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Posts Tagged ‘Food Intake’

Soluble & Insoluble Fiber: What is the Difference?

QUESTION: What’s the difference between soluble and insoluble fiber?  Are they both good for you, and how can I include them in my diet? ANSWER:Dietary fiber, the edible portions of plant cell walls that are resistant to digestion, is an …

Cayenne Pepper May Burn Calories, Curb Appetite

Red cayenne pepper may help burn calories and curb appetite, especially in people who aren’t used to eating it, says a new study that was partly supported by the National Institutes of Health and the McCormick Spice Company.The study found that about…

Too Much TV Linked To Future Fast-food Intake


From Science Daily:

ScienceDaily (Feb. 1, 2009) — High-school kids who watch too much TV are likely to have bad eating habits five years in the future. A new study followed almost 2000 high- and middle-school children and found that TV viewing times predict a poor diet in the future.

Dr Daheia Barr-Anderson worked with a team of researchers from the University of Minnesota to investigate the relationship between television and diet. She said, “To our knowledge, this is the first study to examine the association between television viewing and diet over the transition from adolescence into young adulthood. We’ve shown that TV viewing during adolescence predicts poorer dietary intake patterns five years later”.

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Chocolate, Wine And Tea Improve Brain Performance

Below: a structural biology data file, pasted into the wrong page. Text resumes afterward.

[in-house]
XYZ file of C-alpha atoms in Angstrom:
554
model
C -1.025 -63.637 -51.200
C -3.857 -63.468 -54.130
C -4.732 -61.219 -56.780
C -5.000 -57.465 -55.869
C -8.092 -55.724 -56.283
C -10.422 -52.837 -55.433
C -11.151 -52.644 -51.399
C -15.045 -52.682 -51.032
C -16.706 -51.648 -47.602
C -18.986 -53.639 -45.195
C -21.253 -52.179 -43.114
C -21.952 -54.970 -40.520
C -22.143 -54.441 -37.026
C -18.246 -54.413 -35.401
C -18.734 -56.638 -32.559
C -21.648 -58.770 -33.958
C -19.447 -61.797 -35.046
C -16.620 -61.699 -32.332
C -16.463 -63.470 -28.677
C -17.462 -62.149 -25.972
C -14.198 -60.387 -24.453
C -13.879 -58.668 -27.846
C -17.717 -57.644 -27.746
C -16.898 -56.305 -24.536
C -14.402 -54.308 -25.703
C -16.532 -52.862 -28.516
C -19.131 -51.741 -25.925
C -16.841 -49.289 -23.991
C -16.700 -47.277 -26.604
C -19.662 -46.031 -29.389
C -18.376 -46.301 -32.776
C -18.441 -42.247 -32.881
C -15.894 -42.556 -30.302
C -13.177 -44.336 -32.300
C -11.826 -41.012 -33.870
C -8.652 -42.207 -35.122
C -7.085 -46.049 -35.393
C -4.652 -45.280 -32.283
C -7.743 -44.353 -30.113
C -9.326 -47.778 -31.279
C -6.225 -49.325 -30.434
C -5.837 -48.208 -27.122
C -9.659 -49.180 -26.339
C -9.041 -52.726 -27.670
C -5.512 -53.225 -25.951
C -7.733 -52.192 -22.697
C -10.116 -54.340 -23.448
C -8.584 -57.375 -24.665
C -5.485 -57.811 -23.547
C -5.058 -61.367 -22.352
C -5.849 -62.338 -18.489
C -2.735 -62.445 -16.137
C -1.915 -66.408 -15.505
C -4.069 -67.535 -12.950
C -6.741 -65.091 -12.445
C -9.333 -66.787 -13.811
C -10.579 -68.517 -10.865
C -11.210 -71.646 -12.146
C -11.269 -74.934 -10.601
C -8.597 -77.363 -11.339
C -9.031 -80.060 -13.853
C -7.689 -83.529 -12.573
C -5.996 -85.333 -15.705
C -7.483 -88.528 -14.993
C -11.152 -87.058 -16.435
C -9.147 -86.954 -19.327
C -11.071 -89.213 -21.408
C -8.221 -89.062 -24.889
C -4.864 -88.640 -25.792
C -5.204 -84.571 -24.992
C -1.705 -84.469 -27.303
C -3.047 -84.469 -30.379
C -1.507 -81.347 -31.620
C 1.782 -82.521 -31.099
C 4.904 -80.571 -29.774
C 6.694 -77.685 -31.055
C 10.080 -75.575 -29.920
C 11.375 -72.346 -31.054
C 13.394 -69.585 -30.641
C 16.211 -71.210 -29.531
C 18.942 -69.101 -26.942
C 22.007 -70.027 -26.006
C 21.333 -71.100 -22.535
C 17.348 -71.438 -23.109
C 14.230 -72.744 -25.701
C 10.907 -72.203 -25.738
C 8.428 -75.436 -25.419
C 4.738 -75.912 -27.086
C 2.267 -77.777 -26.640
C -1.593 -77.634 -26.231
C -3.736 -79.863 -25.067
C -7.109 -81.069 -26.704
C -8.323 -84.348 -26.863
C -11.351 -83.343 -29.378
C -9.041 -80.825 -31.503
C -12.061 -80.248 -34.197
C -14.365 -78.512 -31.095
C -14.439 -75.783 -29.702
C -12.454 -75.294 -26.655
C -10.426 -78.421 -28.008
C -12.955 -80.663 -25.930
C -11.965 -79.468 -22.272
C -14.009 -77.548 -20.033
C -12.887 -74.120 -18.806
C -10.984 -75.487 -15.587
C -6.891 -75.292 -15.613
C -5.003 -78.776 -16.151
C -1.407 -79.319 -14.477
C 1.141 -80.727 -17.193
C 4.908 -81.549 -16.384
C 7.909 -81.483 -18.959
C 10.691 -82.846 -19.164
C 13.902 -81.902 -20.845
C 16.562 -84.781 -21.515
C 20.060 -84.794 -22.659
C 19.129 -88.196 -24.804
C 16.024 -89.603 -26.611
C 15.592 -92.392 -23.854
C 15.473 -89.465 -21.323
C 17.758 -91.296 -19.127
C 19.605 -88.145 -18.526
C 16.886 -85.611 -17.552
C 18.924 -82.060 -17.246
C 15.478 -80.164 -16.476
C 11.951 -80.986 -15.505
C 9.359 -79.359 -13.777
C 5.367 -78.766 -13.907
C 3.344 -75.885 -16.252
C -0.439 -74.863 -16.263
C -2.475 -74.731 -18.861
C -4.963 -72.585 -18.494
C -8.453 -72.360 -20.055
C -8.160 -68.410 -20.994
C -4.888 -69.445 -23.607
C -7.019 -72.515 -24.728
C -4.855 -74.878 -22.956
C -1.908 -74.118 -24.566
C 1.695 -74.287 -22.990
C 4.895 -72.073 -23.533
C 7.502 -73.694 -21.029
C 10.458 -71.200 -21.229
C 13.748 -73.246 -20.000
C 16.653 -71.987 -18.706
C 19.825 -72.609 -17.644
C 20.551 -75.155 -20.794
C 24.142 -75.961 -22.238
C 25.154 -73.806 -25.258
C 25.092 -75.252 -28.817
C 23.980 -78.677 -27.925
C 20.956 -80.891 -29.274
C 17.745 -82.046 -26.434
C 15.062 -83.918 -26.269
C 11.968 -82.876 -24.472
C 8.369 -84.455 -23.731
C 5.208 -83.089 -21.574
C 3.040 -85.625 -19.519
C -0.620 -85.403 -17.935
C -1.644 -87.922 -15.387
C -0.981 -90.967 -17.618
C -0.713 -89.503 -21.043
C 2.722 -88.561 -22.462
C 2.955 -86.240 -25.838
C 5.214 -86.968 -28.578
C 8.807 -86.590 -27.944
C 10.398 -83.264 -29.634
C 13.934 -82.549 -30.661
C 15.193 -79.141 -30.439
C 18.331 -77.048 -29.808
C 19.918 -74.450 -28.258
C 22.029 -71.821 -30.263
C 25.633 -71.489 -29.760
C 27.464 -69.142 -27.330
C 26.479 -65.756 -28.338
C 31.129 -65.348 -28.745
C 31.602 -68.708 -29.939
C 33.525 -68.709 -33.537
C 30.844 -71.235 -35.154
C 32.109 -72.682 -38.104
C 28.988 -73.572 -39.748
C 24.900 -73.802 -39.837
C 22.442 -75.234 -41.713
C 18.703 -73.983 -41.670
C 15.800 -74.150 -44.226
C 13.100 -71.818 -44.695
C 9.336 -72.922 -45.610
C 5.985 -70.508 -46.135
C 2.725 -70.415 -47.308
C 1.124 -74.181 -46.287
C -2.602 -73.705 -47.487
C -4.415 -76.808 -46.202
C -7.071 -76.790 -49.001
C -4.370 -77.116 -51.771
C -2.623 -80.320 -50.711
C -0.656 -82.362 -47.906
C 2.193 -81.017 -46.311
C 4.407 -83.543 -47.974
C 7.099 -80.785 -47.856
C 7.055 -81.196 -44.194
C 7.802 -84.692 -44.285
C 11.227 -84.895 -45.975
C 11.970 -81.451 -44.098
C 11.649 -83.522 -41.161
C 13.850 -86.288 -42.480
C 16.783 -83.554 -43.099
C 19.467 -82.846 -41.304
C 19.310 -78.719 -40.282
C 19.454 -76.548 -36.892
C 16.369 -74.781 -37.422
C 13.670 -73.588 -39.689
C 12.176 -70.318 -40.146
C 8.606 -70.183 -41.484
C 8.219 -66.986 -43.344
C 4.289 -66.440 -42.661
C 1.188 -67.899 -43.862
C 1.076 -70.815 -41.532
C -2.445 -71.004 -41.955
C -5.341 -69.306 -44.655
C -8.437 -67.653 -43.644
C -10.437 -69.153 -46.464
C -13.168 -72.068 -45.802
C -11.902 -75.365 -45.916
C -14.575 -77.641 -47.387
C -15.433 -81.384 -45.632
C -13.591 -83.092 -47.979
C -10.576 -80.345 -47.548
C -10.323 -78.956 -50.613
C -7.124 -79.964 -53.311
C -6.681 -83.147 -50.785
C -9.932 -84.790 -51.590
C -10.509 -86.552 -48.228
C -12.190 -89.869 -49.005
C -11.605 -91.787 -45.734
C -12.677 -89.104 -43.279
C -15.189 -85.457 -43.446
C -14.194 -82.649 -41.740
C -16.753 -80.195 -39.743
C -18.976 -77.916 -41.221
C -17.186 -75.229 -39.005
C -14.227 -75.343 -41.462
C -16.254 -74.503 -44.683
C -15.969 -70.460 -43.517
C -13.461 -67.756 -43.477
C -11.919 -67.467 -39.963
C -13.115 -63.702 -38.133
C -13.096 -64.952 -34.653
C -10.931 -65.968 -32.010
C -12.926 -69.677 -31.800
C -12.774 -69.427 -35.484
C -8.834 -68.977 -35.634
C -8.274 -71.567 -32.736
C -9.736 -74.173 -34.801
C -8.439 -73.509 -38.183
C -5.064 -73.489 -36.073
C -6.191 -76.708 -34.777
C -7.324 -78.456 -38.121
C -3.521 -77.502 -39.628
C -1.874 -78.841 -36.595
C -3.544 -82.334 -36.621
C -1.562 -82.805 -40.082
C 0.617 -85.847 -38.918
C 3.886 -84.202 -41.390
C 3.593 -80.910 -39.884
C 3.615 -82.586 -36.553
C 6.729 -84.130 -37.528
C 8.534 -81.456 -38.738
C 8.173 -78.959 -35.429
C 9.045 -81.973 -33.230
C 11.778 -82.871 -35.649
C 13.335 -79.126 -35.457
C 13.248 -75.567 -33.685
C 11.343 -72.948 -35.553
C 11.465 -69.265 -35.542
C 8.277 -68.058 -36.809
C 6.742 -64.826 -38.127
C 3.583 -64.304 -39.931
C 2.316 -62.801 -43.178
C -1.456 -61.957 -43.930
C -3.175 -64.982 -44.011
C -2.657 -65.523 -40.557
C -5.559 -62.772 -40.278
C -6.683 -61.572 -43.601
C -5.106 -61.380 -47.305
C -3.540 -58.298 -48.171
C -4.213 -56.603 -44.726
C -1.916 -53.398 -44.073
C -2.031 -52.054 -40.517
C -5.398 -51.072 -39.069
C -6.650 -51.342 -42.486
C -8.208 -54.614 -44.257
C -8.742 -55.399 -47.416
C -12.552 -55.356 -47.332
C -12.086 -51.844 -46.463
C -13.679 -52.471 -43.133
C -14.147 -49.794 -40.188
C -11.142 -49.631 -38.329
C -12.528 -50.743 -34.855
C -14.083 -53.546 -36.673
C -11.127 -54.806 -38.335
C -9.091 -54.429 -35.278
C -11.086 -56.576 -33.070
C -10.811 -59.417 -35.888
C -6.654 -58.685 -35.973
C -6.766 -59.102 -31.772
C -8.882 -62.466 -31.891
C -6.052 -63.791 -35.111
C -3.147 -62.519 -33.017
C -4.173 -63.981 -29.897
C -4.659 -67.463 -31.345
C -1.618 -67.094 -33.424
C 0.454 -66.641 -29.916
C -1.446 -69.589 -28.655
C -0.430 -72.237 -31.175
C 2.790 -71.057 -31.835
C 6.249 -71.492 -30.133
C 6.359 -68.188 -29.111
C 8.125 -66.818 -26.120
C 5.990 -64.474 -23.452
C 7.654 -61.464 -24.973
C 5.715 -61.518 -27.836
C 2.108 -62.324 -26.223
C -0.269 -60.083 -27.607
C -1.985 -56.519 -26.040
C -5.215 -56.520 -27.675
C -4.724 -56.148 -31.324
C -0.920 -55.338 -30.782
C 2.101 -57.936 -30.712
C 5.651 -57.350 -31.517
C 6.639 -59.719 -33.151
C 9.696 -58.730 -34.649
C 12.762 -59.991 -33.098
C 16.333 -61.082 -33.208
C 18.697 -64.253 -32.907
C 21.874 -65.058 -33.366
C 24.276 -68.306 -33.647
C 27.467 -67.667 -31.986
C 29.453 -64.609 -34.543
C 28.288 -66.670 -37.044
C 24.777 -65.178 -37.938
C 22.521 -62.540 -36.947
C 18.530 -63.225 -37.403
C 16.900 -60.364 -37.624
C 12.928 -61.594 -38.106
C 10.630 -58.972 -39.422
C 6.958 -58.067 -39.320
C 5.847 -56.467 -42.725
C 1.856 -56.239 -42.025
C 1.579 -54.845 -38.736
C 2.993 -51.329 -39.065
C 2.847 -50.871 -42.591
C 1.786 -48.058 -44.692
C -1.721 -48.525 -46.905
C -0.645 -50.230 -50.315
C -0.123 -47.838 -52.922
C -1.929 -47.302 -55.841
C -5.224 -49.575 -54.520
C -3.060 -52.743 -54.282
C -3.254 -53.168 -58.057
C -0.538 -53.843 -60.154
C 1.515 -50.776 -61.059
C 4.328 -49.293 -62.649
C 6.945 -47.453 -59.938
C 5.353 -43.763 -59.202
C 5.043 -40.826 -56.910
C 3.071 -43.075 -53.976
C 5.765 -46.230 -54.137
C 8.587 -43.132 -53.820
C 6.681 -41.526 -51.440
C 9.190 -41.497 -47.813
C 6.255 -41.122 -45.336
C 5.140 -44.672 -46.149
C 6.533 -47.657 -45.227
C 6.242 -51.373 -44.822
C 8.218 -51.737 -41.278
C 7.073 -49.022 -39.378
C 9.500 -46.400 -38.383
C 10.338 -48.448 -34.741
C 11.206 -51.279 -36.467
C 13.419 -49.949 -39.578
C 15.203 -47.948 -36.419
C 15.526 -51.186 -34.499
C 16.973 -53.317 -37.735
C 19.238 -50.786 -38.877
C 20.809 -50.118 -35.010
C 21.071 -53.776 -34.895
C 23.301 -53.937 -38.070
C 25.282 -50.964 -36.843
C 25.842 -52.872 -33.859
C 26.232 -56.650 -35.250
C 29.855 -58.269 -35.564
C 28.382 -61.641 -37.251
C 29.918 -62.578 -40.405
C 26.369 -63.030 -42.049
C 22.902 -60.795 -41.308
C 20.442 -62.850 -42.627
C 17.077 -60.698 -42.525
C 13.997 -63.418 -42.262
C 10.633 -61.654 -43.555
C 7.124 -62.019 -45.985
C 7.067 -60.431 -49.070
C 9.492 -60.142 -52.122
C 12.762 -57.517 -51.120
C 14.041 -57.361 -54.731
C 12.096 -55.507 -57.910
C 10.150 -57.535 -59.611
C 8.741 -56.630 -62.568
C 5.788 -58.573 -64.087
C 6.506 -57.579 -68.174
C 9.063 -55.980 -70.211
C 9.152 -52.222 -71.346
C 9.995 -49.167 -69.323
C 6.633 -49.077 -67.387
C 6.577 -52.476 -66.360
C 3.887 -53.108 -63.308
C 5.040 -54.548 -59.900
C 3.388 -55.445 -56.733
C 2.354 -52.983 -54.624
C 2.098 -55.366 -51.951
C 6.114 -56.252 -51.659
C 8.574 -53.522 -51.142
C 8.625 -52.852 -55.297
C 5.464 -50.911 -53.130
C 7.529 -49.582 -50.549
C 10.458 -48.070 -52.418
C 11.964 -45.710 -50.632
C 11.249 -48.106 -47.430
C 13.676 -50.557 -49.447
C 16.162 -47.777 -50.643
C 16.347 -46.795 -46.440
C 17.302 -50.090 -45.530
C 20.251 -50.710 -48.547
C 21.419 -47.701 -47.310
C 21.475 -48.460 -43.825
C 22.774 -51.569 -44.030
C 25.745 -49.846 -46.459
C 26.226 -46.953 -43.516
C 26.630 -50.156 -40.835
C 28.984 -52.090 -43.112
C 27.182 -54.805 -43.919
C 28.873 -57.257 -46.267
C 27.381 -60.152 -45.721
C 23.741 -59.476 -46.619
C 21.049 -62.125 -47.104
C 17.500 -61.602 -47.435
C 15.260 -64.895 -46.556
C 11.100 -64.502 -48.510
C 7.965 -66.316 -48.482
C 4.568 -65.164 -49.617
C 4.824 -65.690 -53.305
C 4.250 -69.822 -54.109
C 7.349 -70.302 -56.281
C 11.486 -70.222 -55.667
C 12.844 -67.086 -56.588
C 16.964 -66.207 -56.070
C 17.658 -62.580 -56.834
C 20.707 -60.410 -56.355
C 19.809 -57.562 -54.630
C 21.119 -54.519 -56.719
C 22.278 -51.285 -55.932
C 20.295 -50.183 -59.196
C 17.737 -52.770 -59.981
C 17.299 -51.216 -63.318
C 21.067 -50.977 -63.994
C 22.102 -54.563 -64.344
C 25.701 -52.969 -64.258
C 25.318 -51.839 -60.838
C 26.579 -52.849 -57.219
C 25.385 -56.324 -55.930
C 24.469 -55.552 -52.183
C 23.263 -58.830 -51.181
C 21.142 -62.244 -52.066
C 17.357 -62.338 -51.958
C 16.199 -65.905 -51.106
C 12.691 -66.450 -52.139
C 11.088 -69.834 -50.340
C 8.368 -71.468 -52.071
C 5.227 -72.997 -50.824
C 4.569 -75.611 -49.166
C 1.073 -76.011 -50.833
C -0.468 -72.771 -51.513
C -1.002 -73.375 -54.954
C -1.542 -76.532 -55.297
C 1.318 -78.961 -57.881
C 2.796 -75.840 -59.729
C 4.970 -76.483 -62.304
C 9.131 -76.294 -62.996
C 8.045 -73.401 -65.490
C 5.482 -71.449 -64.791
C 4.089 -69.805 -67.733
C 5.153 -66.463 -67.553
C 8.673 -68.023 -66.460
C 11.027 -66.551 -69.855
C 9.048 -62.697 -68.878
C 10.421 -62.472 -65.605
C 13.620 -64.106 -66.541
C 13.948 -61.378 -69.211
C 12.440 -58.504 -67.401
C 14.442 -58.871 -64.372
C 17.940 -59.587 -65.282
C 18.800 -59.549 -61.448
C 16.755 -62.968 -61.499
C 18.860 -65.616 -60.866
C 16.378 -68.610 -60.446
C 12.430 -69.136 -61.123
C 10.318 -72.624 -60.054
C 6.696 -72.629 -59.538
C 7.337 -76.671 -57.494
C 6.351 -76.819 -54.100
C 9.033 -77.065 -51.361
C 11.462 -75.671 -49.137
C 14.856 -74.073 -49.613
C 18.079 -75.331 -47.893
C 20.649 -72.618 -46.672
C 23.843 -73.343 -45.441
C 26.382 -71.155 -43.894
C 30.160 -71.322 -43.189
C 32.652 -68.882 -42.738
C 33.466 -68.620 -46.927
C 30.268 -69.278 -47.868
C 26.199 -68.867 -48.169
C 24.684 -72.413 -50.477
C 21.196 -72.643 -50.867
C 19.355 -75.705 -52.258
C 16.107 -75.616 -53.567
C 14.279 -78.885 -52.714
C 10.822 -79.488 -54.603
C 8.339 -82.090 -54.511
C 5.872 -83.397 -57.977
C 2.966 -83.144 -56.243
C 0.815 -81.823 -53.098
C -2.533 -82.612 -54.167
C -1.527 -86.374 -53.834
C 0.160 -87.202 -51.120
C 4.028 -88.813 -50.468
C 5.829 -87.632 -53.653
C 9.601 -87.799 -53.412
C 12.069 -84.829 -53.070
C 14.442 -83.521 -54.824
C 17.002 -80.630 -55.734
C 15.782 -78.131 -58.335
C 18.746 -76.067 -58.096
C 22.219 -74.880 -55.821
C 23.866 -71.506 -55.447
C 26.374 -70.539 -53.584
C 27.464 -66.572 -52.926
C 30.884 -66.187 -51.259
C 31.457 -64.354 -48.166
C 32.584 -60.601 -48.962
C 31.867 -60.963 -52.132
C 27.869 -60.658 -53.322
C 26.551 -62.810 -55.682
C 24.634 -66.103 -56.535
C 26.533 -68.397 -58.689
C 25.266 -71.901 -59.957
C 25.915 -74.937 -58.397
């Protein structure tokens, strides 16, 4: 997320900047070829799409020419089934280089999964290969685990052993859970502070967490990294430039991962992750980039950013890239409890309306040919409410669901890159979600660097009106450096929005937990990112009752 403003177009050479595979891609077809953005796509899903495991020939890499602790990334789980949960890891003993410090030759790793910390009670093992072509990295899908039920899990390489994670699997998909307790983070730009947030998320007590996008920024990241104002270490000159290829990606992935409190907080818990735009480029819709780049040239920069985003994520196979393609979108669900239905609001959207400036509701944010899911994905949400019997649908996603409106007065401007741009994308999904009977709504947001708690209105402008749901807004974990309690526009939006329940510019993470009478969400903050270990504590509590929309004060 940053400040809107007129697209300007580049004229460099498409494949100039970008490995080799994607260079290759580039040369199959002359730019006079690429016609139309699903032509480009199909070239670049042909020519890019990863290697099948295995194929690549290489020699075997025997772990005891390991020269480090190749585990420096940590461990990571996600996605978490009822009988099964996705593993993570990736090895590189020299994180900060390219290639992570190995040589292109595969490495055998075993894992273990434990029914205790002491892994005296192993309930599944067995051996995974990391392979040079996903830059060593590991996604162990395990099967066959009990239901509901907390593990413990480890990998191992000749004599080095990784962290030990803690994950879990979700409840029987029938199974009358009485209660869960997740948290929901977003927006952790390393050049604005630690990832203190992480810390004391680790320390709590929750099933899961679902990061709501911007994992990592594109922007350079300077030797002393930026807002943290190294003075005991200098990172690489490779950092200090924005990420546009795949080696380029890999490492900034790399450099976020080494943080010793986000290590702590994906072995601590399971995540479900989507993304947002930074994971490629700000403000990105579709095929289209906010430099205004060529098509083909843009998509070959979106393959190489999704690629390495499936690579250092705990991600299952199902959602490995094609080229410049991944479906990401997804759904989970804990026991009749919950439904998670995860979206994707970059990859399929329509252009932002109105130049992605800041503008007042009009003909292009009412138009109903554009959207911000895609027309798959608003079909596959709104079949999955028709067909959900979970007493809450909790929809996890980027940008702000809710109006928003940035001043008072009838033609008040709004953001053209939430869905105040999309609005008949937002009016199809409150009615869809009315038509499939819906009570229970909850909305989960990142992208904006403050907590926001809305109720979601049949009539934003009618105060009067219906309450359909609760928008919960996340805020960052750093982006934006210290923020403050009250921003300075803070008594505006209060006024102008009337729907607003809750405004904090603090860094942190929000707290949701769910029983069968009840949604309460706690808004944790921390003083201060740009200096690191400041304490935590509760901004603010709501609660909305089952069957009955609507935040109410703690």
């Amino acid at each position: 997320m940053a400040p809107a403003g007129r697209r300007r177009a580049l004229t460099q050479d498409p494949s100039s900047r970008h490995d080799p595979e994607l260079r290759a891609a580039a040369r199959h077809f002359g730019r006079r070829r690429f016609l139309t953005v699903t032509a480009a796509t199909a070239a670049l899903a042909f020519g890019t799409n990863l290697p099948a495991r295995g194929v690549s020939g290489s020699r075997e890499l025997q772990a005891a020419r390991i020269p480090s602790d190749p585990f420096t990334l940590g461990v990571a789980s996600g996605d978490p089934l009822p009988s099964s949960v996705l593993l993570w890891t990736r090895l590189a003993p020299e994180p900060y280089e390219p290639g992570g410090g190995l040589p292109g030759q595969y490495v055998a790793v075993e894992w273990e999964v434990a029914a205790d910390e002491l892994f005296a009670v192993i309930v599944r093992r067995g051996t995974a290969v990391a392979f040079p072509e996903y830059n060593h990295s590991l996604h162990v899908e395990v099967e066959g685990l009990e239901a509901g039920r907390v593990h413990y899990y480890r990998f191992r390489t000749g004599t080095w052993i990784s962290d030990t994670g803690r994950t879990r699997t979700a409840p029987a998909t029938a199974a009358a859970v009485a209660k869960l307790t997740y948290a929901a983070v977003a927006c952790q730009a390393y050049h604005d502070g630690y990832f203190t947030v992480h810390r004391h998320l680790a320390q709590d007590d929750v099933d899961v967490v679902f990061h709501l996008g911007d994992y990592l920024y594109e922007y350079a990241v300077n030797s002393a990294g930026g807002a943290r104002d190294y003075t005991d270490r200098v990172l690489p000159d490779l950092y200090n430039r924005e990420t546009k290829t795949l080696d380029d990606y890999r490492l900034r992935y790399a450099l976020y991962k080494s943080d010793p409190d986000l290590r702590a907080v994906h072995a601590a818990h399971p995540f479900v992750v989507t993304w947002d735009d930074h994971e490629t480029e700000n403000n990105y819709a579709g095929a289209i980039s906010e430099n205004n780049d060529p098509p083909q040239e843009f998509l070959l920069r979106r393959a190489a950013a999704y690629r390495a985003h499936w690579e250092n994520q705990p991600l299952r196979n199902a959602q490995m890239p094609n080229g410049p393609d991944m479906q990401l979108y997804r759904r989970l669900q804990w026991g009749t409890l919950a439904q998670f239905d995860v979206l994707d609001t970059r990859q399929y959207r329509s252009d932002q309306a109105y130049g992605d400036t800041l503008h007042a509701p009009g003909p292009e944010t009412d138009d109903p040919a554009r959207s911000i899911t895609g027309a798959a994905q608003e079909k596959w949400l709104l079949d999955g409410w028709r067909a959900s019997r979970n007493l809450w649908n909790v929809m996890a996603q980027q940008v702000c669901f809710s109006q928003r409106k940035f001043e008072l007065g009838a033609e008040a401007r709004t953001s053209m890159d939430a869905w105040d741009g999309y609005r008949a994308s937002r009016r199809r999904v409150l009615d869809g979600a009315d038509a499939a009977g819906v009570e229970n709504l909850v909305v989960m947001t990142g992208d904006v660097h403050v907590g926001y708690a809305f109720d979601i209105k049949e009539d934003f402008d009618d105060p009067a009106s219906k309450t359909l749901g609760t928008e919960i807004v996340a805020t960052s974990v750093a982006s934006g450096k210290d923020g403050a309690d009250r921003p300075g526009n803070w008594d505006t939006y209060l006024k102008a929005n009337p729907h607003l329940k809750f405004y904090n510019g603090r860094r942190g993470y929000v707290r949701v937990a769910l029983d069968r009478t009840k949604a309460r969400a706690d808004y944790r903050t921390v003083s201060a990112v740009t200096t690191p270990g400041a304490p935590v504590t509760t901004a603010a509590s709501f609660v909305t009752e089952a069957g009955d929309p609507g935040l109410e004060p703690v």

Chocolate, wine and tea enhance cognitive performance. (Credit: iStockphoto/Silvia Jansen)

From Science Daily:

ScienceDaily (Dec. 24, 2008) — All that chocolate might actually help finish the bumper Christmas crossword over the seasonal period. According to Oxford researchers working with colleagues in Norway, chocolate, wine and tea enhance cognitive performance.

The team from Oxford’s Department of Physiology, Anatomy and Genetics and Norway examined the relation between cognitive performance and the intake of three common foodstuffs that contain flavonoids (chocolate, wine, and tea) in 2,031 older people (aged between 70 and 74).

Participants filled in information about their habitual food intake and underwent a battery of cognitive tests.Those who consumed chocolate, wine, or tea had significantly better mean test scores and lower prevalence of poor cognitive performance than those who did not. The team reported their findings in the Journal of Nutrition.

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